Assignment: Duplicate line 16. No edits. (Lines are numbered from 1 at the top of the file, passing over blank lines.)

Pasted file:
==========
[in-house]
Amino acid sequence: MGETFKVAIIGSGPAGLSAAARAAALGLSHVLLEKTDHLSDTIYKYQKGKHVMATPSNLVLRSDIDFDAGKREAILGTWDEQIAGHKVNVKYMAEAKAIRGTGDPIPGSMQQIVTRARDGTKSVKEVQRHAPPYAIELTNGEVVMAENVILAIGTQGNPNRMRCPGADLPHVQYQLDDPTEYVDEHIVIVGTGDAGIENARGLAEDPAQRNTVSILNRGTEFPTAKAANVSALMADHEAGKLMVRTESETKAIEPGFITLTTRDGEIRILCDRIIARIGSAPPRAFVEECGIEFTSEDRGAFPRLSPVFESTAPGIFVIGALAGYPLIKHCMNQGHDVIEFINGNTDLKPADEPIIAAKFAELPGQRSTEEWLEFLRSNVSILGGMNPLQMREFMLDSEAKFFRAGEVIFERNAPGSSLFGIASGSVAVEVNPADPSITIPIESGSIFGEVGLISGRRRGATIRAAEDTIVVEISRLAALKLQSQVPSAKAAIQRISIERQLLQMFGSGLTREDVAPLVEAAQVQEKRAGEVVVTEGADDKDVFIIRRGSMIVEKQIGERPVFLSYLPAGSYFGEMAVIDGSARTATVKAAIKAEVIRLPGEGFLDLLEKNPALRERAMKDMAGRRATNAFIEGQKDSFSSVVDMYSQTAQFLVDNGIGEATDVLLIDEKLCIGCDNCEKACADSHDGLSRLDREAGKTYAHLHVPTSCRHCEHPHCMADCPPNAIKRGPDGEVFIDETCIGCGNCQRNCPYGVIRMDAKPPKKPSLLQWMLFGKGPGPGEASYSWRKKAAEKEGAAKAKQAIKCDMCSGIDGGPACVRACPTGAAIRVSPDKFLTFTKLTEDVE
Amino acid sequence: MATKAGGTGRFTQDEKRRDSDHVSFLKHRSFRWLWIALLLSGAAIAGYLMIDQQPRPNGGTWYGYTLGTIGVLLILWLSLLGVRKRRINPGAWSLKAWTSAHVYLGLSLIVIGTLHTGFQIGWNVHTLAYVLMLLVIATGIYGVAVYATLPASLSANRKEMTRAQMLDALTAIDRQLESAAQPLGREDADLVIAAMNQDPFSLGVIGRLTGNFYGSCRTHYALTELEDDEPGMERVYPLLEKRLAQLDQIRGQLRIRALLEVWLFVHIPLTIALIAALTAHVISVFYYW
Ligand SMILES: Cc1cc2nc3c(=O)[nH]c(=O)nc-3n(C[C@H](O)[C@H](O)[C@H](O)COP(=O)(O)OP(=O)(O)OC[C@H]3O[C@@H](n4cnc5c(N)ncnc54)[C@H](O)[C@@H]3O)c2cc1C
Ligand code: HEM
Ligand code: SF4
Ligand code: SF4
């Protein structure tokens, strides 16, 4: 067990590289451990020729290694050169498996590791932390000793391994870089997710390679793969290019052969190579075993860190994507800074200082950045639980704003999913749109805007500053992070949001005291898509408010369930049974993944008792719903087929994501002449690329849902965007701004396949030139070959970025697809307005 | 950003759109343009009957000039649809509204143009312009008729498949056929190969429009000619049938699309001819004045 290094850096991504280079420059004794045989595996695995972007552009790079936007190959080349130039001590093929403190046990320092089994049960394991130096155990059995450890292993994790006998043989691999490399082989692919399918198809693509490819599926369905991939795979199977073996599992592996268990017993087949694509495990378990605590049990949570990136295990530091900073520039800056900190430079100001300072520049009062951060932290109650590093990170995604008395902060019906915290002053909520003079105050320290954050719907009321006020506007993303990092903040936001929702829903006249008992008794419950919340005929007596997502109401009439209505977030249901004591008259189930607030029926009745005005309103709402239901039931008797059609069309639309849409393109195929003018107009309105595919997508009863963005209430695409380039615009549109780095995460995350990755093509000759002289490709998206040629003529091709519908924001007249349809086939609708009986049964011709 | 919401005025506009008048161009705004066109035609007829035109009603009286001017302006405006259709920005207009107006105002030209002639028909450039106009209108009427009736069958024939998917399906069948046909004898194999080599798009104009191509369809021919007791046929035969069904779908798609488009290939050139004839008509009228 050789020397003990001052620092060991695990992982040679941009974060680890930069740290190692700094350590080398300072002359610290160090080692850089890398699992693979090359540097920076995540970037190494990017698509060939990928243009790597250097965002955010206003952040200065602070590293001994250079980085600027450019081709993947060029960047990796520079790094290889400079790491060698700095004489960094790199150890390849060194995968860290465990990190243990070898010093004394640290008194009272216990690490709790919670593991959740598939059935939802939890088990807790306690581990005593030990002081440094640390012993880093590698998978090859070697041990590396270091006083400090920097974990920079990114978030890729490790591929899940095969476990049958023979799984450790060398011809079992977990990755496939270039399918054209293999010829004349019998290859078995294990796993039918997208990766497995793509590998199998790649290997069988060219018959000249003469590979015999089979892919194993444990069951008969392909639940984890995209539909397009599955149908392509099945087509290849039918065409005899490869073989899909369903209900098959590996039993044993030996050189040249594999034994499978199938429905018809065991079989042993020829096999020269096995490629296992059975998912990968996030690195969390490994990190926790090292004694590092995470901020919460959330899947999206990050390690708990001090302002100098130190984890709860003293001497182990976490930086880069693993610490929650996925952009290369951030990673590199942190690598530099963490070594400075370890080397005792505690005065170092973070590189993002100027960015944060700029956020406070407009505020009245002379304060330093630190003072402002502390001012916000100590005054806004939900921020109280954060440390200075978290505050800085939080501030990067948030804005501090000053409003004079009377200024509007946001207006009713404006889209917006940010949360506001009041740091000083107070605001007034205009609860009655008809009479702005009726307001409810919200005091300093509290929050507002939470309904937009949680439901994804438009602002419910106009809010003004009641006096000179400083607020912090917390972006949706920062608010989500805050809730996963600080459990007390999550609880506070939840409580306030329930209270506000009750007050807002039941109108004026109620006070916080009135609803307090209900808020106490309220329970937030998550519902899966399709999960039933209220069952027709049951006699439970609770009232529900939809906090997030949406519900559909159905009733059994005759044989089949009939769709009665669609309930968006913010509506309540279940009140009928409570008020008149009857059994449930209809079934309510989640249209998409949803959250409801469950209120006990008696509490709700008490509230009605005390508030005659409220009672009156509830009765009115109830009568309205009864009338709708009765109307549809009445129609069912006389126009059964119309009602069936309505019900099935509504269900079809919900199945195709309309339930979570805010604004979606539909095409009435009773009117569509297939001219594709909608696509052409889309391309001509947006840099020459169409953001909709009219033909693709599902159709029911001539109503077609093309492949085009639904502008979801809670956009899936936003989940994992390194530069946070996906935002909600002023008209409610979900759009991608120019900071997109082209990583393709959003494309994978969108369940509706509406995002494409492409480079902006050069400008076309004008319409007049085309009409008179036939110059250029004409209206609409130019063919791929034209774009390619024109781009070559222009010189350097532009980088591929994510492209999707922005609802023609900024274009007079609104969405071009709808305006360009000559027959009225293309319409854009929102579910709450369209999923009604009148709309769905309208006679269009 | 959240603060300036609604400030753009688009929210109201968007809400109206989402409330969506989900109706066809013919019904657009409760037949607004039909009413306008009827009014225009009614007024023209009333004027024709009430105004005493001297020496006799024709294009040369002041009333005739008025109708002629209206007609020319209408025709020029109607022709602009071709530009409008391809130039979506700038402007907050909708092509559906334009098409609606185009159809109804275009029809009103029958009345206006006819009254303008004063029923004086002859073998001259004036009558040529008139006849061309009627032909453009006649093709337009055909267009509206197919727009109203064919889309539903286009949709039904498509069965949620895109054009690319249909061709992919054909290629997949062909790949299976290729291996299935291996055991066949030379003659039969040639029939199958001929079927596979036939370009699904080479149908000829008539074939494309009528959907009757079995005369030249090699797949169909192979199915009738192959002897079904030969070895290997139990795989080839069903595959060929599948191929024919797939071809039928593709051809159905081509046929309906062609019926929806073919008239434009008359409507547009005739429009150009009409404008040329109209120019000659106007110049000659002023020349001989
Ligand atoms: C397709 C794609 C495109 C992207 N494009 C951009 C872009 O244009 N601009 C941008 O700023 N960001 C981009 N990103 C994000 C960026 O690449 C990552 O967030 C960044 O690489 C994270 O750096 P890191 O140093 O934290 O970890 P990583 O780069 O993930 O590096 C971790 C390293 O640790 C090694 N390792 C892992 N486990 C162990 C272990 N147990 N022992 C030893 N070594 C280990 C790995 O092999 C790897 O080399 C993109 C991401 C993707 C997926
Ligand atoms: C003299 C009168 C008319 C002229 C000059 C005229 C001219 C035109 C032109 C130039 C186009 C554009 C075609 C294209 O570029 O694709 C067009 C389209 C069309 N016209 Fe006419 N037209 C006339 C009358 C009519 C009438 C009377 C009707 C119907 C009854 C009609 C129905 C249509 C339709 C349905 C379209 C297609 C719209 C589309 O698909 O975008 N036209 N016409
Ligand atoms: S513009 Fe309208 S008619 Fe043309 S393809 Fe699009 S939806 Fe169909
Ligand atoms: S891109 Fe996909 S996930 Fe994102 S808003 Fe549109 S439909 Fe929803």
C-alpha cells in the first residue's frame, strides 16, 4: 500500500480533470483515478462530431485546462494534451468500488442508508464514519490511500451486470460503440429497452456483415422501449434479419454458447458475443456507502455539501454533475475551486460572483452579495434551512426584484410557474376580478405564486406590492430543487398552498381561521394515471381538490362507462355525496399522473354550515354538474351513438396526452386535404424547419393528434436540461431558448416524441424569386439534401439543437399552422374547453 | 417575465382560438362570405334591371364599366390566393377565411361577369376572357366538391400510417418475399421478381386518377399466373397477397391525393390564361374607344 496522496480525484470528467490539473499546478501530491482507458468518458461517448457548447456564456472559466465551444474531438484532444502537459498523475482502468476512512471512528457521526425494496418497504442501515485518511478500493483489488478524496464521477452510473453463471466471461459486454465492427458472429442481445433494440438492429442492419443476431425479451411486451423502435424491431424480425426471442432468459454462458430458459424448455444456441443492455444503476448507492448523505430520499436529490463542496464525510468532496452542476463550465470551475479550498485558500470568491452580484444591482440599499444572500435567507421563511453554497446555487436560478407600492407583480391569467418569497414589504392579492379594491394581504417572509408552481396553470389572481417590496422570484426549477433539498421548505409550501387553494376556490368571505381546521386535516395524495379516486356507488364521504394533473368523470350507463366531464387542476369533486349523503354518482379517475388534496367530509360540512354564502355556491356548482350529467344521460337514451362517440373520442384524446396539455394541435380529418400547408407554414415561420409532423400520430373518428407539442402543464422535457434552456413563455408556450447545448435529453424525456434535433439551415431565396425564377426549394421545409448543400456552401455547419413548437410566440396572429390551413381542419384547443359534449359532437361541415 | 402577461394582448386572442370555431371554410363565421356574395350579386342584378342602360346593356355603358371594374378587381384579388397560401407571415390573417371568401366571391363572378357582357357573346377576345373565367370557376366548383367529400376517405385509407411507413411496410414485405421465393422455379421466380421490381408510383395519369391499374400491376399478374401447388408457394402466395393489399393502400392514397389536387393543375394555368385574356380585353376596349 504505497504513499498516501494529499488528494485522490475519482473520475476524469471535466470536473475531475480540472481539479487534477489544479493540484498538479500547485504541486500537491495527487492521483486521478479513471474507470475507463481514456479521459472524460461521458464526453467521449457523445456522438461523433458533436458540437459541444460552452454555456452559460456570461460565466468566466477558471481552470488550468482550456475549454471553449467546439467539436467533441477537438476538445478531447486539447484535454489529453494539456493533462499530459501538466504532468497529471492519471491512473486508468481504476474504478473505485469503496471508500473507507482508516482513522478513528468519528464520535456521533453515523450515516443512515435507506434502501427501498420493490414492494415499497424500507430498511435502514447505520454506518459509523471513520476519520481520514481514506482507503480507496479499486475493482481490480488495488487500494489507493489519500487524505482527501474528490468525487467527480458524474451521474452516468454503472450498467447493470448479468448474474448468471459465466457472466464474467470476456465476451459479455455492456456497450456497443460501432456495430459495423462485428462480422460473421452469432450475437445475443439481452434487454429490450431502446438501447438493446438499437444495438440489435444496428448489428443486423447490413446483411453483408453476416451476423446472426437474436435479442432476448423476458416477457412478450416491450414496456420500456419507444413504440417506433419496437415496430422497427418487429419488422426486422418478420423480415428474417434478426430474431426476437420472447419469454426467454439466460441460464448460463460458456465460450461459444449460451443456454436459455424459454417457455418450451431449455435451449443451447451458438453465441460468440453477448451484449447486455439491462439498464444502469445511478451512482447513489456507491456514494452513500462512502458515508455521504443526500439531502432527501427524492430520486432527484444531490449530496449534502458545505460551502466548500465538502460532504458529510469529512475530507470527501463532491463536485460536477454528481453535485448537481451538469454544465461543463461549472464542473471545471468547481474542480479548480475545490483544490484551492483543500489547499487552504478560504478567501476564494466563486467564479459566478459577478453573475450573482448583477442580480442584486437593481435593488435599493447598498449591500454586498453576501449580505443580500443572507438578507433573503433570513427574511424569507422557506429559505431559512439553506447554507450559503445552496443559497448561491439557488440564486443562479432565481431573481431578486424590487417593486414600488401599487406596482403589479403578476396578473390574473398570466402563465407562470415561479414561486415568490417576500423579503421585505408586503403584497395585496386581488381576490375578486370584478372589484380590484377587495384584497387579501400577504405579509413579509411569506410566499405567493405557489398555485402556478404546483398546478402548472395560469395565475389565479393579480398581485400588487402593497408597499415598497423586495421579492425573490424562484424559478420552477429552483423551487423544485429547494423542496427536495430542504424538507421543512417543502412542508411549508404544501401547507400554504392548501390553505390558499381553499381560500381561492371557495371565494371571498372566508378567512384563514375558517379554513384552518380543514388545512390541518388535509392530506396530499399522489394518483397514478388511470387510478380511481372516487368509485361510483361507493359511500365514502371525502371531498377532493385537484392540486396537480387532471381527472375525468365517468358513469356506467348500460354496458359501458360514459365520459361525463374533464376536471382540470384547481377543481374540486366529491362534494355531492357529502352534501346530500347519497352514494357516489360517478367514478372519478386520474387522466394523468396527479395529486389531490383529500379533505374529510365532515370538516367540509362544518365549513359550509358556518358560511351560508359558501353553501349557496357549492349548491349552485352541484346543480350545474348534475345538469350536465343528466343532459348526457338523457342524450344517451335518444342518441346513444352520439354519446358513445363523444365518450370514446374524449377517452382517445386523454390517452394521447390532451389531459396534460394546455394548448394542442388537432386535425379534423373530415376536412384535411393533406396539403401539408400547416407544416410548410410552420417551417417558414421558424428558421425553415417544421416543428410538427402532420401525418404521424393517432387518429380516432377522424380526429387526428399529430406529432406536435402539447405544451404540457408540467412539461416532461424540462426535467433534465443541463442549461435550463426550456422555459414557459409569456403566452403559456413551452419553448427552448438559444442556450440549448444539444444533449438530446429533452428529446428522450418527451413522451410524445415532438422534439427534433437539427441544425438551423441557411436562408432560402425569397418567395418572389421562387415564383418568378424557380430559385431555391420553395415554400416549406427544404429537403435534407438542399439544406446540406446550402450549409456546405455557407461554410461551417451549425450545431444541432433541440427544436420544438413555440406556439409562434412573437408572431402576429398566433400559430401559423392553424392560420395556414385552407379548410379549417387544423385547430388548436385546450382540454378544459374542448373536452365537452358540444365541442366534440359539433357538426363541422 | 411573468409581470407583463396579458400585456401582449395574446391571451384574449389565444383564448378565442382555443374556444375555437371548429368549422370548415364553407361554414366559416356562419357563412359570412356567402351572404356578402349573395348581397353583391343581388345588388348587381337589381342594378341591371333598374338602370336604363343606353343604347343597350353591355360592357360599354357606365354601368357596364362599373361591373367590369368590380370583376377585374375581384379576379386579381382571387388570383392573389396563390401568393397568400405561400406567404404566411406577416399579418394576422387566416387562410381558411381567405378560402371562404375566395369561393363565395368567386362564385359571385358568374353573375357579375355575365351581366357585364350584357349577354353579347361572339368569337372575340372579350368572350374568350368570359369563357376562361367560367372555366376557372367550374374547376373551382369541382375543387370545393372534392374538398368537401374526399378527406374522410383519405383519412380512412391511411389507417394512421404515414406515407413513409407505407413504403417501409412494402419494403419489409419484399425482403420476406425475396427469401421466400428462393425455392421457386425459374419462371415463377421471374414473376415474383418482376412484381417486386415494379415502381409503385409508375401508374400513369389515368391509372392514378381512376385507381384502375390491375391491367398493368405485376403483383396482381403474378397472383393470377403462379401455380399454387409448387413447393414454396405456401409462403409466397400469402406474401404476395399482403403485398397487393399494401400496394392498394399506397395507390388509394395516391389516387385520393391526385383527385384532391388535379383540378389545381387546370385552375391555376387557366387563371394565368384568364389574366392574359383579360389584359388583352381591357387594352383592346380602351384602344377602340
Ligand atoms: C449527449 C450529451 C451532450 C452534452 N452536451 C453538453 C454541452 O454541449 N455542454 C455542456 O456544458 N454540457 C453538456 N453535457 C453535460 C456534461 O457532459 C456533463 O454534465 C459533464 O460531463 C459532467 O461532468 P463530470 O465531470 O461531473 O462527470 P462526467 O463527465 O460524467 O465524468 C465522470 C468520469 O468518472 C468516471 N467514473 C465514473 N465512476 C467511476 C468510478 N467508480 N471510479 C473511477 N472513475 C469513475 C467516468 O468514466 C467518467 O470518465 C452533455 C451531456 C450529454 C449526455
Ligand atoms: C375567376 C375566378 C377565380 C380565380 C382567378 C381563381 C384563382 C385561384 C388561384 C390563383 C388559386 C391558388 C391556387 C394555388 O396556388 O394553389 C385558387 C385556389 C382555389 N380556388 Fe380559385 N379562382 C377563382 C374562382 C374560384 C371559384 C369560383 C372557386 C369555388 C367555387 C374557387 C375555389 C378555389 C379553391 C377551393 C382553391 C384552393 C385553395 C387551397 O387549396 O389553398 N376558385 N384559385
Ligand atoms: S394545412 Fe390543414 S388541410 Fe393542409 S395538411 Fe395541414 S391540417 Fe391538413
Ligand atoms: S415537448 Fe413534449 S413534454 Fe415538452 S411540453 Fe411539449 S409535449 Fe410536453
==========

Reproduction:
Ligand atoms: S394545412 Fe390543414 S388541410 Fe393542409 S395538411 Fe395541414 S391540417 Fe391538413